Tesla Just Giving Away Patents Like It’s No Big Deal
Tesla Motors, the terrestrial component of Elon Musk’s plan for global domination, has decided to give away all its patents for free, just like that, poof, no foolin’. Musk announced the news yesterday on the company’s blog, explaining that there is no way for Tesla to singlehandedly transform the personal transportation industry and save humanity from itself.
Given that annual new vehicle production is approaching 100 million per year and the global fleet is approximately 2 billion cars, it is impossible for Tesla to build electric cars fast enough to address the carbon crisis. By the same token, it means the market is enormous. Our true competition is not the small trickle of non-Tesla electric cars being produced, but rather the enormous flood of gasoline cars pouring out of the world’s factories every day.
We believe that Tesla, other companies making electric cars, and the world would all benefit from a common, rapidly-evolving technology platform.
Musk actually went further down the “Save the Whales” messaging track on a conference call, telling reporters that, “putting in long hours for a corporation is hard, putting in long hours for a cause is easy,” all while apparently keeping a straight face.
At first blush, this seemed like standard-issue Silicon Valley technobabble, in which grown men (it is usually men) talk to us like we’re children who are incapable of checking whether their companies are still registered as for-profit entities. But on closer inspection, Musk is being more honest than that. He writes that patents actually offer scant protection, and that the patent wars in technology are doing nothin’ fer no one, ‘cept fer all them big-city lawyers.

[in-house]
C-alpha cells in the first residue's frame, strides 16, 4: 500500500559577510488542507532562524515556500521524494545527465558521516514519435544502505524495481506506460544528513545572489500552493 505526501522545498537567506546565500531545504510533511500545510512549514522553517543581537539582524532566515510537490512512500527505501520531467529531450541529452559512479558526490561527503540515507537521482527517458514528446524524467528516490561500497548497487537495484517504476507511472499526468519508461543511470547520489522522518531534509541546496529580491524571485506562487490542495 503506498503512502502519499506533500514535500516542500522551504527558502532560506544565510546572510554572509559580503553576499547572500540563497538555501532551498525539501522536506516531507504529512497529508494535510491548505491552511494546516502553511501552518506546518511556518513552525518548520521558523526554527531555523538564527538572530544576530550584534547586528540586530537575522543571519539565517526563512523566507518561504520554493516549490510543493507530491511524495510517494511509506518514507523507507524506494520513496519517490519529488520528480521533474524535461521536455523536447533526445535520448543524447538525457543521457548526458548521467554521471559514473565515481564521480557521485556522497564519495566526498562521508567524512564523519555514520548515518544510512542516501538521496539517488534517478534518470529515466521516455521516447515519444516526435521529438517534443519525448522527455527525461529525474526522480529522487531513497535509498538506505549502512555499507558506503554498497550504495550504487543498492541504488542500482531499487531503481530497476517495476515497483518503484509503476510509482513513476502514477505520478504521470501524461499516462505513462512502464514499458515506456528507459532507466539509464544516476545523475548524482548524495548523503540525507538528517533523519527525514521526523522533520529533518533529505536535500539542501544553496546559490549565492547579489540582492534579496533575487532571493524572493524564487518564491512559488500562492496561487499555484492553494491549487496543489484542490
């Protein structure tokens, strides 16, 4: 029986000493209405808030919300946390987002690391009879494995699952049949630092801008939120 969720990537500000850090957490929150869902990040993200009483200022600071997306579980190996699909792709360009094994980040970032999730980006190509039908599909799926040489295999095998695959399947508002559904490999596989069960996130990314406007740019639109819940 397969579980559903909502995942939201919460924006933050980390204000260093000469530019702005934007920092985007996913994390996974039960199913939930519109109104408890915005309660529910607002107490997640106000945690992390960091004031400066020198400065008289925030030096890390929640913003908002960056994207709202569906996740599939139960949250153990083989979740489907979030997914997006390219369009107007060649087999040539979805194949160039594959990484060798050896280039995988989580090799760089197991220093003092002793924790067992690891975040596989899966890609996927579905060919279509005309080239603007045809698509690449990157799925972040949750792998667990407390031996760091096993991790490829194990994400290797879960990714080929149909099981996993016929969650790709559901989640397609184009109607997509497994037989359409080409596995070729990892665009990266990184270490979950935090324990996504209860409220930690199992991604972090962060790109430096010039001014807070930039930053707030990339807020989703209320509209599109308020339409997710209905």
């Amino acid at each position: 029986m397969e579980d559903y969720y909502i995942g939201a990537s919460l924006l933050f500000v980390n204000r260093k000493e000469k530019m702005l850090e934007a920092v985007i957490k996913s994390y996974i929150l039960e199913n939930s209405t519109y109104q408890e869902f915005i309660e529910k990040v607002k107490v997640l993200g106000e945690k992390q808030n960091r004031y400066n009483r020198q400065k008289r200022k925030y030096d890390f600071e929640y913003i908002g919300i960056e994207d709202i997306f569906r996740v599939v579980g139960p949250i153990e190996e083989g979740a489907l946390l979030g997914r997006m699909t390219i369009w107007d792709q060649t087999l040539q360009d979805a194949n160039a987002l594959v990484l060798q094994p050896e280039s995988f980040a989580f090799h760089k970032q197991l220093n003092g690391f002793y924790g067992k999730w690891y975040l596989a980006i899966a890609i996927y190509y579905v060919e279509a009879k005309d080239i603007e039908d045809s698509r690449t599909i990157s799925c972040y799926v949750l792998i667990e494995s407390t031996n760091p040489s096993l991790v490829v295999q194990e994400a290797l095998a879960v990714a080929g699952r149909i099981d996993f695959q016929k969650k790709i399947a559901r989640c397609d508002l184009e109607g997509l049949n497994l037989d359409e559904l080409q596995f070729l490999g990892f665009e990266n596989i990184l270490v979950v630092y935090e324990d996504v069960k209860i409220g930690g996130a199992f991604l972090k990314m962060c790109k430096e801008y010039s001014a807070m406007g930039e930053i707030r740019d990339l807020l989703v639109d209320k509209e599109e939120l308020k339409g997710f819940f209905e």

When I started out with my first company, Zip2, I thought patents were a good thing and worked hard to obtain them. And maybe they were good long ago, but too often these days they serve merely to stifle progress, entrench the positions of giant corporations and enrich those in the legal profession, rather than the actual inventors. After Zip2, when I realized that receiving a patent really just meant that you bought a lottery ticket to a lawsuit, I avoided them whenever possible.
This is an easier thing to say when you’ve already made a few hundred million dollars by selling companies that were based off of patents, so we rate Elon Musk’s Privilege Backpack as “Not Fully Unpacked.” Still, he’s not wrong, Walter, he’s just a capitalist, which is at least an ethos.
The move also comes as Tesla plans to open one of the country’s largest plants for making lithium-ion batteries and likely is searching for other customers in addition to its own needs to create volume to lower costs of the cells. Signing up other customers is “creating a market for the Gigafactory,” Driscoll says.
TL;DR: Tesla is tired of all you sheeple puttering around in your dinosaur-powered cars, and they need everyone to get with the goddamn program already. If drivers—American drivers in particular—keep seeing Tesla as fancy flying machines from the future instead of grocery haulers, then Tesla and maybe humanity are pretty much shot anyway. So Tesla wants to see literally anyone else convince drivers to make the switch to electric, while Tesla makes that sweet, sweet lithium-ion battery money on the back end.
Now that the free market has a hold of Tesla’s patents, we expect it to innovate us some hoverboards before Labor Day. Hop to it, job creators.